Objectives: To determine whether renal transplant diagnoses substantially change when 2 biopsy sites are chosen and whether contrast-enhanced ultrasound (CEUS) has value for targeting the second site. Methods: We prospectively enrolled 40 patients undergoing ultrasound-guided renal transplant biopsy within 2 years of transplant: 20, surveillance; and 20, for cause. A CEUS examination was performed to identify cortical regions with subjectively altered flow. One biopsy was performed at the operator-preferred (primary) site regardless of CEUS findings. Another biopsy was done at a second location, either targeted to an area in which CEUS perfusion findings differed from the primary site (targeted) or at a random location (secondary) if no other area differed. Specimens were randomly labeled A or B; pathologists were blinded to the CEUS result and biopsy location. Location-specific CEUS assessments were recorded. Pathologic results were compared, including acute and chronic Banff scores and any new findings from the targeted or secondary biopsy. Results: Forty patients were enrolled between January 2016 and December 2018. No location-specific pathologic differences correlated with differences in CEUS assessments. The second biopsy provided additional information that changed management in 4 of 40 patients (10.0% [95% confidence interval, 2.8%–23.7%]). Major bleeding complications occurred in 3 of 40 (7.5%) patients. Conclusions: Contrast-enhanced ultrasound targeting was not useful. Major bleeding complications were higher than expected, possibly due to the additional biopsy away from the operator-preferred location. Obtaining a second renal transplant biopsy from a substantially different area than the initial operator-preferred location provided additional clinically useful information in 10% of patients.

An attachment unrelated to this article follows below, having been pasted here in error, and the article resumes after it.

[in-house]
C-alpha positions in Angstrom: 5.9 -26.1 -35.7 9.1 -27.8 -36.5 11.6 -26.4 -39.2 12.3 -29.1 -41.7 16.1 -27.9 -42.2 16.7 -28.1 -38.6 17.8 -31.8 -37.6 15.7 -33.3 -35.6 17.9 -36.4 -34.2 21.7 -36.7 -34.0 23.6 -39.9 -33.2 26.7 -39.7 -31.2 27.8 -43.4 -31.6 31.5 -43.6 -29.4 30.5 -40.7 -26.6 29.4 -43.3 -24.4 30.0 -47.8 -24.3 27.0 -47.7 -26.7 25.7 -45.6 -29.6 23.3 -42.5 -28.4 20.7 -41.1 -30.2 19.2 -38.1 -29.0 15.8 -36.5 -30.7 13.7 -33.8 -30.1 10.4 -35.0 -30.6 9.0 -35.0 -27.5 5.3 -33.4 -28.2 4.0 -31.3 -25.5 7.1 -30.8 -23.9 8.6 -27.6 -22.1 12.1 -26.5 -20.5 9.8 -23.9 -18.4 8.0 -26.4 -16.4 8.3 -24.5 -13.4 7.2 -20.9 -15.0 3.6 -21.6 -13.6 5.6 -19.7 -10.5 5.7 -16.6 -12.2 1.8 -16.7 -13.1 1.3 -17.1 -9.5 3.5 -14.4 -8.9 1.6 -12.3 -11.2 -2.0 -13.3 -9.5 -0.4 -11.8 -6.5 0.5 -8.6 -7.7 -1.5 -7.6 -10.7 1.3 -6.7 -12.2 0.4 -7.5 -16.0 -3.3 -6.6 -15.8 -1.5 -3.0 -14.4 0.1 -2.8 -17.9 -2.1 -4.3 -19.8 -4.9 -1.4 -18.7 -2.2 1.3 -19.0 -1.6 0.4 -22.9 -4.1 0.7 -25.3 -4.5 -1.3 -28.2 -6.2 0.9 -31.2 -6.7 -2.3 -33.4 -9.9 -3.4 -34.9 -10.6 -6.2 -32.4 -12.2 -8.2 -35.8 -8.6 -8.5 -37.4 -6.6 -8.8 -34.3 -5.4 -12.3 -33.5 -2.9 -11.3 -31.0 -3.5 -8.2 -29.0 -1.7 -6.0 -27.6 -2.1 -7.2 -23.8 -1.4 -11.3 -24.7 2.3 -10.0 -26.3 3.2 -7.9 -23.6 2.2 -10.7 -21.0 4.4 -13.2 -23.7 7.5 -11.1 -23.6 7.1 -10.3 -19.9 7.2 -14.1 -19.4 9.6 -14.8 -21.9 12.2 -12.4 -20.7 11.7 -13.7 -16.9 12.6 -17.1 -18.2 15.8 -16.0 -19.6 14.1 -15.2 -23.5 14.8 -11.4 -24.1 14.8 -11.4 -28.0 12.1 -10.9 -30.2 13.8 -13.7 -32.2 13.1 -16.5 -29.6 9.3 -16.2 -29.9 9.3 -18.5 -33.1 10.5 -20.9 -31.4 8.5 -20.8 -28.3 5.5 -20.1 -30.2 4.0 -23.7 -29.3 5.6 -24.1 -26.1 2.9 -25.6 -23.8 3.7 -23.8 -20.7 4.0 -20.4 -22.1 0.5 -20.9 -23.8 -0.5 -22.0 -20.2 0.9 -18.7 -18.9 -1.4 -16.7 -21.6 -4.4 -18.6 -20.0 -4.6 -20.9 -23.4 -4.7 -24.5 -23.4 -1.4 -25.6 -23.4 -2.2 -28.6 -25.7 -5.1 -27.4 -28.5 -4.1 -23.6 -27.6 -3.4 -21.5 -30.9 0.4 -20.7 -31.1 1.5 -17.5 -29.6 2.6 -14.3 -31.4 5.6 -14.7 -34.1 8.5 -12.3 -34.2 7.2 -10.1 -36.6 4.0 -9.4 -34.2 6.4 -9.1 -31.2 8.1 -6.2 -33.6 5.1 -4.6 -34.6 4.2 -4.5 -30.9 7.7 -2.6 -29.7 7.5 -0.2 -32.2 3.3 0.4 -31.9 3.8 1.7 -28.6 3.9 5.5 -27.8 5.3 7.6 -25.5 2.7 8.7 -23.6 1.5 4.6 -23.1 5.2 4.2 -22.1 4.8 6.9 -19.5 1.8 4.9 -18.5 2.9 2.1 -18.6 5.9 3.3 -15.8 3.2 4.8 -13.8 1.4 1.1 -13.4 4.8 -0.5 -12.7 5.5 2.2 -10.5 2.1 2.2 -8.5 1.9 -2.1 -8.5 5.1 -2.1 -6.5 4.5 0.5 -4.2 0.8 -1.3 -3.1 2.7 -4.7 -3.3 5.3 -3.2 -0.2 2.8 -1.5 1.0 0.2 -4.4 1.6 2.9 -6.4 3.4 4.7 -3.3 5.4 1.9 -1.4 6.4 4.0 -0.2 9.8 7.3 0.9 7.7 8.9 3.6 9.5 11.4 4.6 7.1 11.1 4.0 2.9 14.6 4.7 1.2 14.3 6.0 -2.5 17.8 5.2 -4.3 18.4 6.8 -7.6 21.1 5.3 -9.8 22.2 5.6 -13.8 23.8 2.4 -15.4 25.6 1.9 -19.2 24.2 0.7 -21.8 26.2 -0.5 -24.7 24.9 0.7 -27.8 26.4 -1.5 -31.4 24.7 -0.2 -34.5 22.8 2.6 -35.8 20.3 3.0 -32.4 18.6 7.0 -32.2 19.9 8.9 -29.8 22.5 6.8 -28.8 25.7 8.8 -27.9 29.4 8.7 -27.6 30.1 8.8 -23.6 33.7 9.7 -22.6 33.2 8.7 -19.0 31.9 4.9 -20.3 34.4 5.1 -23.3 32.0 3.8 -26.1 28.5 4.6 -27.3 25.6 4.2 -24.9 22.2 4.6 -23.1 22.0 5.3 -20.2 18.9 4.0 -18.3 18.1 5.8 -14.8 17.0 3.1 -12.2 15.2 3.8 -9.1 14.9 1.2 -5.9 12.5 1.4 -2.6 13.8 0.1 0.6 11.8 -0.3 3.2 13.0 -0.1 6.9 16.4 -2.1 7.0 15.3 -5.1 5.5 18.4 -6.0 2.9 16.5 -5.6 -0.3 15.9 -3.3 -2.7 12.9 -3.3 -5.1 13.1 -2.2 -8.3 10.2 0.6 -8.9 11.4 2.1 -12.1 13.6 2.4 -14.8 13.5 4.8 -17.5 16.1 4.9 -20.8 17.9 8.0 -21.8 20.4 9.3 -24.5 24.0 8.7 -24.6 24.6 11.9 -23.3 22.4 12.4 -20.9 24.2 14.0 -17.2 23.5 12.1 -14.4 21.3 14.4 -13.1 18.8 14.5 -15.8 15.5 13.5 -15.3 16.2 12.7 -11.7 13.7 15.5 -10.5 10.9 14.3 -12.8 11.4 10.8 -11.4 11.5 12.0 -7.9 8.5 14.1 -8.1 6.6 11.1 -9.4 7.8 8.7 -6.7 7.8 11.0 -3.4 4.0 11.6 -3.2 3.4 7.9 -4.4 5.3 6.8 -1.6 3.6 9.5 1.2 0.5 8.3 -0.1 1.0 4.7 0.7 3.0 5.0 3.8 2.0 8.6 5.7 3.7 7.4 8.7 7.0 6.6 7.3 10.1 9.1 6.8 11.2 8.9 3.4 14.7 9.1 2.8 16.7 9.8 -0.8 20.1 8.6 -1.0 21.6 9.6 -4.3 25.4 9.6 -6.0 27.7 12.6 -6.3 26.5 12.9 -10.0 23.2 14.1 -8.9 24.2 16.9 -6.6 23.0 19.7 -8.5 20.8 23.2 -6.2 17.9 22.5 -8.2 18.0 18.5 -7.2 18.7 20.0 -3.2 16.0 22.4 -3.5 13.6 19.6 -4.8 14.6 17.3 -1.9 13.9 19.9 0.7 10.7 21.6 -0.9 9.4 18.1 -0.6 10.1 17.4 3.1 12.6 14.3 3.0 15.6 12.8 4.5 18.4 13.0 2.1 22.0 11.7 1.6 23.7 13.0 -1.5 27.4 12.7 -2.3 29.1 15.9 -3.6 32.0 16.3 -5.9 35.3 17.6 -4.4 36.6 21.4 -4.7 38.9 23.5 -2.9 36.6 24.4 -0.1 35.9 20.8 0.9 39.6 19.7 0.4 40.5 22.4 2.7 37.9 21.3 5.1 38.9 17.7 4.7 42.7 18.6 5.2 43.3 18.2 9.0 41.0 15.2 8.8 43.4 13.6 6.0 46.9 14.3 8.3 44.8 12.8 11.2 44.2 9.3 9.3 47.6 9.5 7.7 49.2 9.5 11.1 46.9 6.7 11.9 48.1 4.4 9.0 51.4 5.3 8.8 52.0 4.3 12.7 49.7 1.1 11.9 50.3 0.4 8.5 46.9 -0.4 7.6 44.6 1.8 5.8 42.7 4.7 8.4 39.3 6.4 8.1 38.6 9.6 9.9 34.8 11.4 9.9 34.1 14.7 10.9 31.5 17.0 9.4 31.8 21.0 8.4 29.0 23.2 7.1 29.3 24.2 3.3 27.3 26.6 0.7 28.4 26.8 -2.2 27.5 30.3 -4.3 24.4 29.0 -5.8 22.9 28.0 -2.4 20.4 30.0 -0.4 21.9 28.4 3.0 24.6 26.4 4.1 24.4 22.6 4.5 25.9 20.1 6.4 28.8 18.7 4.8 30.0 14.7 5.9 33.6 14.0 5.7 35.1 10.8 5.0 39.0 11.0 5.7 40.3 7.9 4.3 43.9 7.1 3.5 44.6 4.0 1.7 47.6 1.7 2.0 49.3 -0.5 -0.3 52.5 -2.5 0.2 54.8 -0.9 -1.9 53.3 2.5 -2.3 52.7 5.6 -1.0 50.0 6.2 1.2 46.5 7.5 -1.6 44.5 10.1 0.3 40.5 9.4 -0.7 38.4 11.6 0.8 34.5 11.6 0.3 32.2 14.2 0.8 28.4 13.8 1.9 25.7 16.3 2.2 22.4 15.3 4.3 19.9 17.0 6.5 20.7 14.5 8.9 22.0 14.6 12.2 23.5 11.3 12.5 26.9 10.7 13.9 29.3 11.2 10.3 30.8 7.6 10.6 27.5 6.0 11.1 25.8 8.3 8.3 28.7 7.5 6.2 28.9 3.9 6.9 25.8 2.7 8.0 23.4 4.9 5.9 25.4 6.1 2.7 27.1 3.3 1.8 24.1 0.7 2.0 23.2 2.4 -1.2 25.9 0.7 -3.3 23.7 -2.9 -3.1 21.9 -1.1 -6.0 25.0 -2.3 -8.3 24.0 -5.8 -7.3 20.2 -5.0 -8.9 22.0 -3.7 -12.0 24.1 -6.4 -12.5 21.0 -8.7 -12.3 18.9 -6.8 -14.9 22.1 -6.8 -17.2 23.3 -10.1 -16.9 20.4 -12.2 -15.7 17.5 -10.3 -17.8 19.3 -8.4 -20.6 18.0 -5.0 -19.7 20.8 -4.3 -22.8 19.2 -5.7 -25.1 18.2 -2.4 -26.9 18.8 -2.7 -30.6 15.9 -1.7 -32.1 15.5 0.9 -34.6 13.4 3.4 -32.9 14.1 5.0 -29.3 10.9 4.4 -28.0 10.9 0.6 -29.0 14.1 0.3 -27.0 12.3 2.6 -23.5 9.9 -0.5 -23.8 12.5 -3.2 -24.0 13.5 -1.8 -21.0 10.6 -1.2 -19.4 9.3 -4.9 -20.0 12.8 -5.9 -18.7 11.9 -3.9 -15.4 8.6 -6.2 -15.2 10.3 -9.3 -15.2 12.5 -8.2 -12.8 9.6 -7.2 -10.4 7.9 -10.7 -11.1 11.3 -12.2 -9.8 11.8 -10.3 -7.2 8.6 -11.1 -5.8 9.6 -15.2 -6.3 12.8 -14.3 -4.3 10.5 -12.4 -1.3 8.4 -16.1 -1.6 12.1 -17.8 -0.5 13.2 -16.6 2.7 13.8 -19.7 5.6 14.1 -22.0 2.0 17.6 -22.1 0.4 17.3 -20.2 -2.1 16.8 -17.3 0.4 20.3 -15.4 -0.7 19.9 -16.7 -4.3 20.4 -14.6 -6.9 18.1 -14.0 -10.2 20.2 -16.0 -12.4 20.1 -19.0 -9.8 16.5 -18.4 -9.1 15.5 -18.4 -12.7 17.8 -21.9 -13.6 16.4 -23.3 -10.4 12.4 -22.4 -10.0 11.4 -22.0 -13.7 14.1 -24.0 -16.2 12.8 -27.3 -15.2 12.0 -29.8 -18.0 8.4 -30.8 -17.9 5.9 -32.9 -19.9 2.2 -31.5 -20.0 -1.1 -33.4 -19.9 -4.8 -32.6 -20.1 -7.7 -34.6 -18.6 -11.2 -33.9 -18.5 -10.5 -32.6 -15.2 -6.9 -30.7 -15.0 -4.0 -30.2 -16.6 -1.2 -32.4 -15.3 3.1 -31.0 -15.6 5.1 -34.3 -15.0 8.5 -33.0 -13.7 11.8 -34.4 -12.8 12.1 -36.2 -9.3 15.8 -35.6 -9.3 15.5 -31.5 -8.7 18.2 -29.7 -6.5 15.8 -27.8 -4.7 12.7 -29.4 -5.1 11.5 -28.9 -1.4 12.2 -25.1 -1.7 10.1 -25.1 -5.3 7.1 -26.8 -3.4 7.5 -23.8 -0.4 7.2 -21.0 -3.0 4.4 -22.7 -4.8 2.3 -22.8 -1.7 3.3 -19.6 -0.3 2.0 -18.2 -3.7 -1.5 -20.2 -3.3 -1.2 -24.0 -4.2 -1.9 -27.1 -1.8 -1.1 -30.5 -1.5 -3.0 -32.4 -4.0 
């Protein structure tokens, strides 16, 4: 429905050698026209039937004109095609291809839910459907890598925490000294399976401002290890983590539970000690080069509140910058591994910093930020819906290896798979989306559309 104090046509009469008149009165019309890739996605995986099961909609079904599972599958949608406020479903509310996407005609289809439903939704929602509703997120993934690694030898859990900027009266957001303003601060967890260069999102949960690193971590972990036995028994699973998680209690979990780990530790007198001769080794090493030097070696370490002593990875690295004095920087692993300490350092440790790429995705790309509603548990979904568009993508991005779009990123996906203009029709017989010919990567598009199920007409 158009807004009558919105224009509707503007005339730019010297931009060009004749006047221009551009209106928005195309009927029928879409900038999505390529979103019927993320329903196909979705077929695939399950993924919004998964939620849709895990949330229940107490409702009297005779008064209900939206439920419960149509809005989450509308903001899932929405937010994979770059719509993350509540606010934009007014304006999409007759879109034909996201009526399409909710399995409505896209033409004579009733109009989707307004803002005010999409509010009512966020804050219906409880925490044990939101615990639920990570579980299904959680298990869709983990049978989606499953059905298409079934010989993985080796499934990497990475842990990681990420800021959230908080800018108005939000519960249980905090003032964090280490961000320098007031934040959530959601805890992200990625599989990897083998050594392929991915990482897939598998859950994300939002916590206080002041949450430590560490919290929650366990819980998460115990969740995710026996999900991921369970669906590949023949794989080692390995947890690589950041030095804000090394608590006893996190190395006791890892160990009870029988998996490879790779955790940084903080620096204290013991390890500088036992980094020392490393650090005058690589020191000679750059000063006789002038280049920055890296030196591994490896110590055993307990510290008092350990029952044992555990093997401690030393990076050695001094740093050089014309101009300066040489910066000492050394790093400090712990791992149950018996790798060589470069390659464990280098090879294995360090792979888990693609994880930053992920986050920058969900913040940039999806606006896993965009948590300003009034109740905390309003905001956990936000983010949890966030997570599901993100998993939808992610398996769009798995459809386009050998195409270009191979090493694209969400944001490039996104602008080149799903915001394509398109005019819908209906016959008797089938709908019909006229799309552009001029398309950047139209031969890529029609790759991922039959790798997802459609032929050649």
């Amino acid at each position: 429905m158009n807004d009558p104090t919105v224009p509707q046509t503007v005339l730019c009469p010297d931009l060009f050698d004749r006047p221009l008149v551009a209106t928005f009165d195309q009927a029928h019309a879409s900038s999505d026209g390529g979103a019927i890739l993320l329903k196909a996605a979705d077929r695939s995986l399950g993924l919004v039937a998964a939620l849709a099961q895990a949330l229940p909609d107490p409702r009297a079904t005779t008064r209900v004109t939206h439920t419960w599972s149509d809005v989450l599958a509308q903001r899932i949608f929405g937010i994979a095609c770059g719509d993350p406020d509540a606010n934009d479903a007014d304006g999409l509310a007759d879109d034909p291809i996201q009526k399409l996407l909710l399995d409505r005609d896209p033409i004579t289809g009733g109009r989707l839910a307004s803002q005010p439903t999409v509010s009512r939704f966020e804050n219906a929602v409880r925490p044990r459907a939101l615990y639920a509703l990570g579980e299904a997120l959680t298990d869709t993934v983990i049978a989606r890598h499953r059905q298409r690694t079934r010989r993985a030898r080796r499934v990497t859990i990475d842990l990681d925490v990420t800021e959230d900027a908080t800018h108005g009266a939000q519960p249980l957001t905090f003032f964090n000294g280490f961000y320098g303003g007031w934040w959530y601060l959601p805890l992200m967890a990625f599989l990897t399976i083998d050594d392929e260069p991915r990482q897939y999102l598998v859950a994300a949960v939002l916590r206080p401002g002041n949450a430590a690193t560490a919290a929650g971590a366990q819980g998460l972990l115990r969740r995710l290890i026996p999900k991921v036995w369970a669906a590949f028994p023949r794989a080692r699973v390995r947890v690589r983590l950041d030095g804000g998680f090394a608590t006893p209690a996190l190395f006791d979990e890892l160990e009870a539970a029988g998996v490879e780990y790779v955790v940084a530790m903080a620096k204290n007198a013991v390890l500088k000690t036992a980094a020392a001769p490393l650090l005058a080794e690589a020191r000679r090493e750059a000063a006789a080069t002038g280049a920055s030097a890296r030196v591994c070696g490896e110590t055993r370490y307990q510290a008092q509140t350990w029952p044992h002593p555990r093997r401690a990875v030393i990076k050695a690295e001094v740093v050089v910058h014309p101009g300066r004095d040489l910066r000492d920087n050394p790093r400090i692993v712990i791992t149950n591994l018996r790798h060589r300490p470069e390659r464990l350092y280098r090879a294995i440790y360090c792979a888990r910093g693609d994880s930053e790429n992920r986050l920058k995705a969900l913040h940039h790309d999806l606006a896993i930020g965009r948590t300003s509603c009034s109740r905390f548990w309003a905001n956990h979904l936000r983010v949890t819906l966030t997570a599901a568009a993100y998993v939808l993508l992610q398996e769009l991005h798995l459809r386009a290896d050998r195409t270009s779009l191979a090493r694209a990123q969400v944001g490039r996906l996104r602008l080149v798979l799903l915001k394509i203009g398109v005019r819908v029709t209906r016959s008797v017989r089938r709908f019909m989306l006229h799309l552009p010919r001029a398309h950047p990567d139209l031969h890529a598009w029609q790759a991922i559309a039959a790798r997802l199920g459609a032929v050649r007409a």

- contrast agents
- image-guided biopsy
- perioperative complications
- ultrasound imaging
ASJC Scopus subject areas
- Radiological and Ultrasound Technology
- Radiology Nuclear Medicine and imaging